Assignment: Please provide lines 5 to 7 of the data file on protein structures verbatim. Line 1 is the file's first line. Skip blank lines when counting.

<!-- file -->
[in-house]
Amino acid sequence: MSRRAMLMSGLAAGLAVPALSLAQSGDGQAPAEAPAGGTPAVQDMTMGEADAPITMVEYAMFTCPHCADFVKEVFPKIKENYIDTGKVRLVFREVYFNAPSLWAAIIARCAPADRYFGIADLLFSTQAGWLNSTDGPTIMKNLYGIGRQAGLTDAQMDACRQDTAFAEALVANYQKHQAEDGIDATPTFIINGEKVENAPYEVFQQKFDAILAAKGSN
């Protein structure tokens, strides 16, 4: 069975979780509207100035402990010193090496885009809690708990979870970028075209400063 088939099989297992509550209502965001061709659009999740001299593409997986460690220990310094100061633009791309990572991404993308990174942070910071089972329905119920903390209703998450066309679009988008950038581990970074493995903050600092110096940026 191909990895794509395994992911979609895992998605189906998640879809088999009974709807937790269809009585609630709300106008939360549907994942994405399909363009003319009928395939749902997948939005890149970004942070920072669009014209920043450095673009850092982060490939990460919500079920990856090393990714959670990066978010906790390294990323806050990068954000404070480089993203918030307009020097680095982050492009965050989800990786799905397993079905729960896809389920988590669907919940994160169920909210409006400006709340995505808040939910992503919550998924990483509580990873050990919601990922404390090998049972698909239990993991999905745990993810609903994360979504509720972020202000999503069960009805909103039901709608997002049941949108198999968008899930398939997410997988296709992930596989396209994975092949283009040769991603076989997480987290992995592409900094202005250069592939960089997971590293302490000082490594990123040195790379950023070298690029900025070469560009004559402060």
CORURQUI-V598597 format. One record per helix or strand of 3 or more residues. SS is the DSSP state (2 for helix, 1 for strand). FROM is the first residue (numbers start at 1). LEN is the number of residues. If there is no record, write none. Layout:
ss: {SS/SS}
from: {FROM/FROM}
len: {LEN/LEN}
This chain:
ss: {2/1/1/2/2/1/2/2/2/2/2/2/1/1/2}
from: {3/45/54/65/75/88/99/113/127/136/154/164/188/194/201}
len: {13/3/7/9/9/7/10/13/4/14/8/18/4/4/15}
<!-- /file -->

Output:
ss: {SS/SS}
from: {FROM/FROM}
len: {LEN/LEN}